What Undiagnosed Mental Health Issues Look Like

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For the better part of my life, I didn’t know I had anxiety. I didn’t know the meaning behind the word or what could cause such a thing. I wouldn’t observe my actions and choices inside that lens.

What Undiagnosed Mental Health Issues Look Like

I grew up thinking that I was me, and being me was an unknown, functioning in an operating culture within a larger society. I had food at the table, clothes to keep me warm and whatever I was going through was normal. 

However, my truth is, that normality was just a cover for what was really going on. As a matter of a fact, I was abused. I was facing physical and psychological abuse daily for as long as I can remember. I was scared every day and I couldn’t rescue myself or ask for help, because I didn’t know this was not normal.

My parents didn’t see it. They didn’t tap into the danger I was in and they left me to “play”. Only there was seldom any play at all. Most of the time it was me at the receiving end of my brother’s frustrations and insecurities. You can guess what that meant for me.

My parents were working or busy with their own struggles to be able to notice what was happening. Growing out of my childhood into my teens without this valuable knowledge, had many unfortunate and unsavoury consequences.

I was labelled as a lazy person who acted like a victim and didn’t do anything for myself and just forsook all the chances that I got. Again, nobody knew what was going on, I just felt like everybody was right despite my pride and my apparent strength.

When I realised

This went on for years until I was finally in a position to realize that “something was going on”. I found a therapist in my late 30s. A door of perception opened up and I was able to start connecting some dots. It took most of my life to get here.

This is what undiagnosed mental health struggles look like. They are hidden under the surface of discourse, normality and relentless denial. There is an enormous resistance to frame it for what it is. We feel ashamed, alone and removed from the closest people in our lives. This resistance may be inside of us, our friends and peers and our family.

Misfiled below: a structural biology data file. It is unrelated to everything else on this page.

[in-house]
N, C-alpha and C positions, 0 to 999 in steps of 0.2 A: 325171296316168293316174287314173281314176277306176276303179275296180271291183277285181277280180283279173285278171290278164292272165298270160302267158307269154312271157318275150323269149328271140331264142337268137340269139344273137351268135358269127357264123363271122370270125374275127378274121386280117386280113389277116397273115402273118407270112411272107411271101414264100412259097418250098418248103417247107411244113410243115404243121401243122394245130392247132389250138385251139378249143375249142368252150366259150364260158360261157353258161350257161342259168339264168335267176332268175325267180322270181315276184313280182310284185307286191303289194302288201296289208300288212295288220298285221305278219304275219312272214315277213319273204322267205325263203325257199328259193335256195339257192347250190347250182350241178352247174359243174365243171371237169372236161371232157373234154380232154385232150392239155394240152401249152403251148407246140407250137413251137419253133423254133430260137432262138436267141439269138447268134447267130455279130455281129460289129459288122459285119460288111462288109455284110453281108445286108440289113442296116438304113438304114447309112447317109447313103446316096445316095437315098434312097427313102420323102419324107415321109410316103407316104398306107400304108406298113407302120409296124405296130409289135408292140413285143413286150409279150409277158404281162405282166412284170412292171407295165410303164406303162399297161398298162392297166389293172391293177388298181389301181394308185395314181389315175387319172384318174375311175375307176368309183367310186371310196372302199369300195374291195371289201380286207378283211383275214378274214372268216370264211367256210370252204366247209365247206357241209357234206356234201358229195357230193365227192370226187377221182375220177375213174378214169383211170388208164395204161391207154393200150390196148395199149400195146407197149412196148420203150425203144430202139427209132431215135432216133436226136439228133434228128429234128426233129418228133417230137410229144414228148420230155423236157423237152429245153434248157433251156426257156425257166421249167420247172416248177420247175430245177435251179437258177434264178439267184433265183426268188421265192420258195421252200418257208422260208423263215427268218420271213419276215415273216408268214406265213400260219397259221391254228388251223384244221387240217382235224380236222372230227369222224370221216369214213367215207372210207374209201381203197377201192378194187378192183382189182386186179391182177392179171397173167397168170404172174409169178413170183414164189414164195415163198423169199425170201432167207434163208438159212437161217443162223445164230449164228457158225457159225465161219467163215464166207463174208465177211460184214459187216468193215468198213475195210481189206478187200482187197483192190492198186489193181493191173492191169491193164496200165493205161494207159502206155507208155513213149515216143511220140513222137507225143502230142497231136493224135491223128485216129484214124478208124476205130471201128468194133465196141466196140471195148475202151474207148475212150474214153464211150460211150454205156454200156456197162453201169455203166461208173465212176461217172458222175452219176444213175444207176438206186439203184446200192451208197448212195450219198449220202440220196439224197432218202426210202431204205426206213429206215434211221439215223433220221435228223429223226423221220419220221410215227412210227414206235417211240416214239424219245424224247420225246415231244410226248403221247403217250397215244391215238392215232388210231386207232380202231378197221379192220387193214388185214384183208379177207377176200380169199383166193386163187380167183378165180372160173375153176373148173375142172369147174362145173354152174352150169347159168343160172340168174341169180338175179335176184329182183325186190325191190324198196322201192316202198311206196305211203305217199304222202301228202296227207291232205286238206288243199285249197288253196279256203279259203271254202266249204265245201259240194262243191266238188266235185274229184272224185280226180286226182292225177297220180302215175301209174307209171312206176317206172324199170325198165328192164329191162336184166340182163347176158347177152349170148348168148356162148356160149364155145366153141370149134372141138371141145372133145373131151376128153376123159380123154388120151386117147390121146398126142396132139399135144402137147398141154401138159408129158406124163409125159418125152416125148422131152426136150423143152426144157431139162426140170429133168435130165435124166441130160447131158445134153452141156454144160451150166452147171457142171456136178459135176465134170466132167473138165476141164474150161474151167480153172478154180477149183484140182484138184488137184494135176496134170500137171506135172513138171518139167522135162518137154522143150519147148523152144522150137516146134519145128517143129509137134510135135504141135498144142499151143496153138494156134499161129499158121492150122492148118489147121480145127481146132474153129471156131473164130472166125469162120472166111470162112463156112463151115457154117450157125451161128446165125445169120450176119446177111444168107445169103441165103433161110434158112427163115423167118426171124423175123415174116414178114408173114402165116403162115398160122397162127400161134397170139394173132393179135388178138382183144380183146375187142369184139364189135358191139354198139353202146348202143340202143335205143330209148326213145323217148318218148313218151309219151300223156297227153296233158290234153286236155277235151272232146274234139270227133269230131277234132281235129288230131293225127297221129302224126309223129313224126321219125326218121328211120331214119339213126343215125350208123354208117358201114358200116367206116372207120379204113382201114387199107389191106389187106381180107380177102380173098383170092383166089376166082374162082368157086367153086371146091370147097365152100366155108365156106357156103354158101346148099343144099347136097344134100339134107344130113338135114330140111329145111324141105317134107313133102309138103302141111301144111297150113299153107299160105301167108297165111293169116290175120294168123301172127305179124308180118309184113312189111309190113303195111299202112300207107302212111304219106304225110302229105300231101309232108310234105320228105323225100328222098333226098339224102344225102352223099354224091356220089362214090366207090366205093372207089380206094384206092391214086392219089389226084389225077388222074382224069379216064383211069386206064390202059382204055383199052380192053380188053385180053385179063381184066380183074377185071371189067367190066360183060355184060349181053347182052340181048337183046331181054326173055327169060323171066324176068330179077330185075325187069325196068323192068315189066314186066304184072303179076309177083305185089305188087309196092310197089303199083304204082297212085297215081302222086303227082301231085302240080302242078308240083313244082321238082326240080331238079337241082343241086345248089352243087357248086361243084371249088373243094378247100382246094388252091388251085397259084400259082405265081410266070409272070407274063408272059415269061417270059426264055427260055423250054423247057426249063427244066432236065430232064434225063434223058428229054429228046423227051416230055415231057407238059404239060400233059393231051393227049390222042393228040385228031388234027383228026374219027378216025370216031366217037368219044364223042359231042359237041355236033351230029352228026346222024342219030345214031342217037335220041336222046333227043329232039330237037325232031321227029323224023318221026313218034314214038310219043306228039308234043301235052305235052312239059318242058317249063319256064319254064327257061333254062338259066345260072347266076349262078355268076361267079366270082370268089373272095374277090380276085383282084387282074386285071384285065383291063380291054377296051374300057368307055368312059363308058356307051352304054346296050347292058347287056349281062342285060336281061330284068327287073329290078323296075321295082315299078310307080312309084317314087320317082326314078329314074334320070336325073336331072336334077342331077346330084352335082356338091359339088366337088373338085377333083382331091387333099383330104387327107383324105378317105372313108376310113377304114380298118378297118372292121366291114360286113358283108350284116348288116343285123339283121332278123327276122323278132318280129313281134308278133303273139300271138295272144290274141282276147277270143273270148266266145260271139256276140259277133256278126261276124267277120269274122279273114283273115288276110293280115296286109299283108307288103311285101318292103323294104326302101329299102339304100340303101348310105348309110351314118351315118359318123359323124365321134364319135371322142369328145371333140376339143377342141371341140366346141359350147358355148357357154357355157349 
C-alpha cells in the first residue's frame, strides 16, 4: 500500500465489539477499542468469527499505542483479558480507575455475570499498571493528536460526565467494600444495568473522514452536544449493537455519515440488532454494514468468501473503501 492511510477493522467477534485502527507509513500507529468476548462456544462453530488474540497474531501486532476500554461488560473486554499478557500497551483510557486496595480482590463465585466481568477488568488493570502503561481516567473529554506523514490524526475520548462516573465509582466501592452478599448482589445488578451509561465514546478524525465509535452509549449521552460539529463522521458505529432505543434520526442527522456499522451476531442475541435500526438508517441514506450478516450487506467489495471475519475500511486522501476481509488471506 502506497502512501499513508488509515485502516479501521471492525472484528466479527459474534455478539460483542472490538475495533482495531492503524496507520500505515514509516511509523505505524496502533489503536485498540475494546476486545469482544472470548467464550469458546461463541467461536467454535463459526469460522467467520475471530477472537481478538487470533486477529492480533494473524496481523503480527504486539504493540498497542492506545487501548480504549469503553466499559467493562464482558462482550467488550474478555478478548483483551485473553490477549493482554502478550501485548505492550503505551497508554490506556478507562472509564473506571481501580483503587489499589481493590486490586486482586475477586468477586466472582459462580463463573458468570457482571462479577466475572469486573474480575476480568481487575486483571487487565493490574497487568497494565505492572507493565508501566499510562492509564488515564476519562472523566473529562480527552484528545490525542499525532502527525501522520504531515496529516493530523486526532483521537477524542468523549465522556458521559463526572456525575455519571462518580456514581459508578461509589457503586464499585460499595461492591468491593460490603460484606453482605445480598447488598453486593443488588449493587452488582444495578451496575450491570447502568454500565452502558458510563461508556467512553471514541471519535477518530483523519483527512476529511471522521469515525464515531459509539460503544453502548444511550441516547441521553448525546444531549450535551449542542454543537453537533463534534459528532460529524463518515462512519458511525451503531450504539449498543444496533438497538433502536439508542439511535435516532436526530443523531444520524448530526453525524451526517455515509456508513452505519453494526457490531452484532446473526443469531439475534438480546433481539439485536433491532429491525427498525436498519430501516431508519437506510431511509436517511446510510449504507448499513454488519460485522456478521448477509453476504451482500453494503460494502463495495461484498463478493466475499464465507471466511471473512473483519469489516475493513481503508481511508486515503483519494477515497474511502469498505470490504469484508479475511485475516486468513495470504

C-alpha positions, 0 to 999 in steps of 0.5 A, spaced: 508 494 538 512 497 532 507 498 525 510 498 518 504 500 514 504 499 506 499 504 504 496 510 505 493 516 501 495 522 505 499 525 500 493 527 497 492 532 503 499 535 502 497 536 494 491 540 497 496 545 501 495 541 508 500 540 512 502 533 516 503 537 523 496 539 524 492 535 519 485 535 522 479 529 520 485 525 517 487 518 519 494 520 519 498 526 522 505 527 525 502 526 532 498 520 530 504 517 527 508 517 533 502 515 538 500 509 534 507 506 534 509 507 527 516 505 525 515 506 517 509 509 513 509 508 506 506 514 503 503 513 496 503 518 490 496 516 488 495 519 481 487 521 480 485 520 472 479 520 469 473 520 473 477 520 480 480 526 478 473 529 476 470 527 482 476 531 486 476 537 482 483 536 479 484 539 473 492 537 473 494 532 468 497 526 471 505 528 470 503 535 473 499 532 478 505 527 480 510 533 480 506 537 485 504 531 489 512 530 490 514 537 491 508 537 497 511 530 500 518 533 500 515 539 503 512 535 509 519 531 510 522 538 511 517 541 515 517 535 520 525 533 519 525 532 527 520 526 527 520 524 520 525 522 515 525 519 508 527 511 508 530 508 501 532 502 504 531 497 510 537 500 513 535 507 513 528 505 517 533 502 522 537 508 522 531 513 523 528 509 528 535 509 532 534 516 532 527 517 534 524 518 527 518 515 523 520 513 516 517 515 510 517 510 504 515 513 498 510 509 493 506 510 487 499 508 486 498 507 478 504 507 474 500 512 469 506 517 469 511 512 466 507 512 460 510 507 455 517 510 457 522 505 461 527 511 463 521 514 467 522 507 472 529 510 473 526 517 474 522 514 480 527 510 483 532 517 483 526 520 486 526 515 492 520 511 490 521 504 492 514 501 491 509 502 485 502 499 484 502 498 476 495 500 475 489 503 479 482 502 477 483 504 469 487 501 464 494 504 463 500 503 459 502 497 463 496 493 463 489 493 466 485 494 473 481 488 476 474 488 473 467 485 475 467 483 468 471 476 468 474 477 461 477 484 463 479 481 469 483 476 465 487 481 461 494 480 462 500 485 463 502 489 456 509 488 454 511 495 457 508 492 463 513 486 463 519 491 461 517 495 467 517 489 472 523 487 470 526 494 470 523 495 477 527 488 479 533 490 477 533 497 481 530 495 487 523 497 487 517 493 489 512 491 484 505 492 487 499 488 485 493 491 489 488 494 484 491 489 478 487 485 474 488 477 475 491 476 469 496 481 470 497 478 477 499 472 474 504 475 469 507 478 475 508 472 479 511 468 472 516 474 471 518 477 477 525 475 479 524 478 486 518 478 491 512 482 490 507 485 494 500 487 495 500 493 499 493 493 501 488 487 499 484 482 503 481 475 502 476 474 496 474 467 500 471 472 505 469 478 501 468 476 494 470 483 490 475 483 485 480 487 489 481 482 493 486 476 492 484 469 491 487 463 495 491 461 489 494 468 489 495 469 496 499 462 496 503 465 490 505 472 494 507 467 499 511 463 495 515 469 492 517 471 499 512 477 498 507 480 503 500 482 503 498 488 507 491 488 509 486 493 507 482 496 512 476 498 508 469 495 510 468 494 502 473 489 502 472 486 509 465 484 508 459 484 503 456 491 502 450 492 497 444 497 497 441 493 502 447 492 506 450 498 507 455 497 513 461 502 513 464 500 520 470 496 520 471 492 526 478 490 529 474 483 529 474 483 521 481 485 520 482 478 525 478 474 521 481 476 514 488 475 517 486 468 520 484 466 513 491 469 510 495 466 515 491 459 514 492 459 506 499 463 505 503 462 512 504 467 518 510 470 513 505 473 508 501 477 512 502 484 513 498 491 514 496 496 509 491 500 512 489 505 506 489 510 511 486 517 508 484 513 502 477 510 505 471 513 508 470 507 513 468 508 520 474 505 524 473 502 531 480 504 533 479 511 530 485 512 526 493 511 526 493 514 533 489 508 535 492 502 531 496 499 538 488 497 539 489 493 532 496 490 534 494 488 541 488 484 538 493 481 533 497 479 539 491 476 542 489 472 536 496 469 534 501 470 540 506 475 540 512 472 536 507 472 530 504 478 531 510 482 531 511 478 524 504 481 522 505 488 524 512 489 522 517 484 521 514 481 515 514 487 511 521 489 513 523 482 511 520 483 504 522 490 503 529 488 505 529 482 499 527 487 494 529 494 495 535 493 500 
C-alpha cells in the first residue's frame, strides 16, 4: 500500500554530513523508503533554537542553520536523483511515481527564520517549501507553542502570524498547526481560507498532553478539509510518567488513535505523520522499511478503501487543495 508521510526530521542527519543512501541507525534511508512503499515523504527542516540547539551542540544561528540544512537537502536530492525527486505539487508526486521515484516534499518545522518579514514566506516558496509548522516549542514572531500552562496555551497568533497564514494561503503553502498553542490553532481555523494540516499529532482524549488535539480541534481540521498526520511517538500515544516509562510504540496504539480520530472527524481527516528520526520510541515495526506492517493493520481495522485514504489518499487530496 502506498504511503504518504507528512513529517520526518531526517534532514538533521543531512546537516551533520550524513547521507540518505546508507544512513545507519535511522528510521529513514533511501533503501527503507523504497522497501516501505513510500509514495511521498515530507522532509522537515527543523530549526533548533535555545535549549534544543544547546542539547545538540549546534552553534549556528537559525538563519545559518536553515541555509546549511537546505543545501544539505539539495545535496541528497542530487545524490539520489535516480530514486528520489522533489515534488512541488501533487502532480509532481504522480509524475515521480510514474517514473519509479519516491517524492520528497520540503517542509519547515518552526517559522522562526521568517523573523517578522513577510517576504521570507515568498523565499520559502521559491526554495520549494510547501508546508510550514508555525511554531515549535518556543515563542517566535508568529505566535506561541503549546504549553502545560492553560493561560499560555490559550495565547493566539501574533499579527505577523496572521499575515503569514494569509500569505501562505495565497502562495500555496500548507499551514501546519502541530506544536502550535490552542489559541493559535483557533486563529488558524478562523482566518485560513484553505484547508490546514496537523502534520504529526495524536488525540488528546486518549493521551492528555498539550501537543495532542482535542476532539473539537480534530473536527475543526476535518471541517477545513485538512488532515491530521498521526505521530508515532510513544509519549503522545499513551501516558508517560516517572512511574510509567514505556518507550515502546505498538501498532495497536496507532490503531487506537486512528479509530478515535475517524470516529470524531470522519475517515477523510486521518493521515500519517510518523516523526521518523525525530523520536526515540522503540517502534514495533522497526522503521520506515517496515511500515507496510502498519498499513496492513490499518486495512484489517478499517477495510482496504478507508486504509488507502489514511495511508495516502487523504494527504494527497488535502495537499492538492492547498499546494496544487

We simply don’t believe we will be “seen” and or validated. What makes matters worse is that we assimilate what we were told, so we lie, we hide but we believe in those labels so much that our anxieties and depressions manifest as a consequence of this distortion between who we are, what we are told we are,  and what we could be if were guided towards that.

Parents: talk to your children!

If you are a parent now, please watch your kid’s behaviours, allow and create a space for communication to flow both ways. Talk with them about mental health and allow them to express, explain and take their time doing it. They are more than your child, they are themselves and deserve their individuality and the help to discover what that is, what it feels like and what it means.

Love them, don’t say you love them. Love them. Hug them. Be there for them. Every day. They are your responsibility.

I am a father too, I am breaking this cycle. I won’t let my children go alone feeling scared of a world that wasn’t explained to them.

Talk. Communicate. We love it.

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